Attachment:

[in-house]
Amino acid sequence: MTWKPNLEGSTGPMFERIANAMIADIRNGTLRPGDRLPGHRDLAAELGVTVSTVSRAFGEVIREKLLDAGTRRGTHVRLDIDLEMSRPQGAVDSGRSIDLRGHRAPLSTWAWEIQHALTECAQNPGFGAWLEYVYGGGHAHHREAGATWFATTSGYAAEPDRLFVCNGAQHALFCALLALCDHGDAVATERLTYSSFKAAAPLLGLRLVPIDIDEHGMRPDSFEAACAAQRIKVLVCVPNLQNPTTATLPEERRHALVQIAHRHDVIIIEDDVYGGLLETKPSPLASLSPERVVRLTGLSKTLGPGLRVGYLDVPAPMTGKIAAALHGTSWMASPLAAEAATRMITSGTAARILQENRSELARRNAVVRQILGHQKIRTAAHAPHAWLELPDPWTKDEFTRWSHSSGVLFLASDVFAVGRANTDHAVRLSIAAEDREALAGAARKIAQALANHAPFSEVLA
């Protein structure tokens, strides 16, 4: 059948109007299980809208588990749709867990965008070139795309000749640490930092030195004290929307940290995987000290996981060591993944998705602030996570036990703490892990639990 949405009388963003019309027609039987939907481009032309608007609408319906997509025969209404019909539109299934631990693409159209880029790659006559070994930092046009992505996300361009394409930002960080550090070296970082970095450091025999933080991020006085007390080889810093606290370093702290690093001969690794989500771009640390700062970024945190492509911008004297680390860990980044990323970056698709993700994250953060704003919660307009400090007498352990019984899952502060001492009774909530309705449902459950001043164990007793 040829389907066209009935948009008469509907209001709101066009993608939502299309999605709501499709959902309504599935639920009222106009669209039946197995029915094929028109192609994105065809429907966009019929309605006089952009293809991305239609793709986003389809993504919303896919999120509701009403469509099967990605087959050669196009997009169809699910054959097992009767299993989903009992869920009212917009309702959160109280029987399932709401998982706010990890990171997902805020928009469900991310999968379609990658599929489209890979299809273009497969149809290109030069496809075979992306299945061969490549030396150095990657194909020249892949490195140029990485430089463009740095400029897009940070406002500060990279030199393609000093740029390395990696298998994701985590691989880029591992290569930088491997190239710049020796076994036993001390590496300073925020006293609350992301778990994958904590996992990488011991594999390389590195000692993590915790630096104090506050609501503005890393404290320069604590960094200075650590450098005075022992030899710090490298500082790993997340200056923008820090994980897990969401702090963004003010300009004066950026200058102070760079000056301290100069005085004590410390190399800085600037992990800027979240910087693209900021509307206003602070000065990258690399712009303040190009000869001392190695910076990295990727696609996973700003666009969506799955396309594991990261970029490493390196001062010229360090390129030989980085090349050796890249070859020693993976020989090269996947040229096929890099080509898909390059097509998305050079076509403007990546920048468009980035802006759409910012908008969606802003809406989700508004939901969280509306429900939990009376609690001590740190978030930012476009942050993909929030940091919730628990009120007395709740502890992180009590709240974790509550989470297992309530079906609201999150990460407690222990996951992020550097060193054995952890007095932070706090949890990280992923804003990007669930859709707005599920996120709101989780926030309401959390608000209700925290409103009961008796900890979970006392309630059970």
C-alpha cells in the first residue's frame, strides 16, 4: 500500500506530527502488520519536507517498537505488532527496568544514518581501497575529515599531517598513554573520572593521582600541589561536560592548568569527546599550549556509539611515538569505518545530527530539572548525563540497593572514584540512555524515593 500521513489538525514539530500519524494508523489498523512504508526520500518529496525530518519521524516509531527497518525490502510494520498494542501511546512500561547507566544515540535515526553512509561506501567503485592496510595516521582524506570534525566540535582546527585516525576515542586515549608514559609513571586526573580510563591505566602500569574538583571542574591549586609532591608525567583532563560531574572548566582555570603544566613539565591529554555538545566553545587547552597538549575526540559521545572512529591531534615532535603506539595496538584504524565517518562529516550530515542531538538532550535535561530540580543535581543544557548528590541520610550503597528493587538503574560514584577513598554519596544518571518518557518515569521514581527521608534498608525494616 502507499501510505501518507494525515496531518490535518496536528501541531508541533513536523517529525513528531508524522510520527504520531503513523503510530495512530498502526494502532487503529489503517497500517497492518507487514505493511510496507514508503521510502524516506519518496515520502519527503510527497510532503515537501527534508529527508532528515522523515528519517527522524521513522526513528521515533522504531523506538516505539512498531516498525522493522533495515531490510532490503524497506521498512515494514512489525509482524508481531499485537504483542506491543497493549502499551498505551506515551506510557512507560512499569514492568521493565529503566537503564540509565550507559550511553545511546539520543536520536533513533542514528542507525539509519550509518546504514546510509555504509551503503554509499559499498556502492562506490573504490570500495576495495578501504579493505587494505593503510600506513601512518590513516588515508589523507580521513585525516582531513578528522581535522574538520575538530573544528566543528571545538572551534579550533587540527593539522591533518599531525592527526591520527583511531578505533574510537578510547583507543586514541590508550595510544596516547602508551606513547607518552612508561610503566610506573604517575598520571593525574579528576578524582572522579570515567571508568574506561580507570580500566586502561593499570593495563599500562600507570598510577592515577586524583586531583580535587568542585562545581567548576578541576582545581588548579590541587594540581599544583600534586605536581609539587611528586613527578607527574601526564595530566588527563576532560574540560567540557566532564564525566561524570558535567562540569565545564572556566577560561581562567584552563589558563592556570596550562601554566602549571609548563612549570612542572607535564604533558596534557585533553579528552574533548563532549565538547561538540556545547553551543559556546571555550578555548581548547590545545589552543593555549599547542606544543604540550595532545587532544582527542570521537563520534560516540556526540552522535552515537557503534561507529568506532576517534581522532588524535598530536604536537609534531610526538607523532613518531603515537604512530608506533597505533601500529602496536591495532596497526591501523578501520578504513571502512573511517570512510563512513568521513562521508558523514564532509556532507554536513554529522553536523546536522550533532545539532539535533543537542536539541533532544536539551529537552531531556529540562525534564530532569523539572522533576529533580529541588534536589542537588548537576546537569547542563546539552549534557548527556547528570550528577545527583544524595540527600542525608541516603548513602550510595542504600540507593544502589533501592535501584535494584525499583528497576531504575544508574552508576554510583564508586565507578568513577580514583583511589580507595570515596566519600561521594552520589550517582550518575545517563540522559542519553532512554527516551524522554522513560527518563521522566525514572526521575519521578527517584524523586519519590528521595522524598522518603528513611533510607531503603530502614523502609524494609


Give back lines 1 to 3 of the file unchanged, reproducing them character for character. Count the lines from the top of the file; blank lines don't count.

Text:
[in-house]
Amino acid sequence: MTWKPNLEGSTGPMFERIANAMIADIRNGTLRPGDRLPGHRDLAAELGVTVSTVSRAFGEVIREKLLDAGTRRGTHVRLDIDLEMSRPQGAVDSGRSIDLRGHRAPLSTWAWEIQHALTECAQNPGFGAWLEYVYGGGHAHHREAGATWFATTSGYAAEPDRLFVCNGAQHALFCALLALCDHGDAVATERLTYSSFKAAAPLLGLRLVPIDIDEHGMRPDSFEAACAAQRIKVLVCVPNLQNPTTATLPEERRHALVQIAHRHDVIIIEDDVYGGLLETKPSPLASLSPERVVRLTGLSKTLGPGLRVGYLDVPAPMTGKIAAALHGTSWMASPLAAEAATRMITSGTAARILQENRSELARRNAVVRQILGHQKIRTAAHAPHAWLELPDPWTKDEFTRWSHSSGVLFLASDVFAVGRANTDHAVRLSIAAEDREALAGAARKIAQALANHAPFSEVLA
């Protein structure tokens, strides 16, 4: 059948109007299980809208588990749709867990965008070139795309000749640490930092030195004290929307940290995987000290996981060591993944998705602030996570036990703490892990639990 949405009388963003019309027609039987939907481009032309608007609408319906997509025969209404019909539109299934631990693409159209880029790659006559070994930092046009992505996300361009394409930002960080550090070296970082970095450091025999933080991020006085007390080889810093606290370093702290690093001969690794989500771009640390700062970024945190492509911008004297680390860990980044990323970056698709993700994250953060704003919660307009400090007498352990019984899952502060001492009774909530309705449902459950001043164990007793 040829389907066209009935948009008469509907209001709101066009993608939502299309999605709501499709959902309504599935639920009222106009669209039946197995029915094929028109192609994105065809429907966009019929309605006089952009293809991305239609793709986003389809993504919303896919999120509701009403469509099967990605087959050669196009997009169809699910054959097992009767299993989903009992869920009212917009309702959160109280029987399932709401998982706010990890990171997902805020928009469900991310999968379609990658599929489209890979299809273009497969149809290109030069496809075979992306299945061969490549030396150095990657194909020249892949490195140029990485430089463009740095400029897009940070406002500060990279030199393609000093740029390395990696298998994701985590691989880029591992290569930088491997190239710049020796076994036993001390590496300073925020006293609350992301778990994958904590996992990488011991594999390389590195000692993590915790630096104090506050609501503005890393404290320069604590960094200075650590450098005075022992030899710090490298500082790993997340200056923008820090994980897990969401702090963004003010300009004066950026200058102070760079000056301290100069005085004590410390190399800085600037992990800027979240910087693209900021509307206003602070000065990258690399712009303040190009000869001392190695910076990295990727696609996973700003666009969506799955396309594991990261970029490493390196001062010229360090390129030989980085090349050796890249070859020693993976020989090269996947040229096929890099080509898909390059097509998305050079076509403007990546920048468009980035802006759409910012908008969606802003809406989700508004939901969280509306429900939990009376609690001590740190978030930012476009942050993909929030940091919730628990009120007395709740502890992180009590709240974790509550989470297992309530079906609201999150990460407690222990996951992020550097060193054995952890007095932070706090949890990280992923804003990007669930859709707005599920996120709101989780926030309401959390608000209700925290409103009961008796900890979970006392309630059970």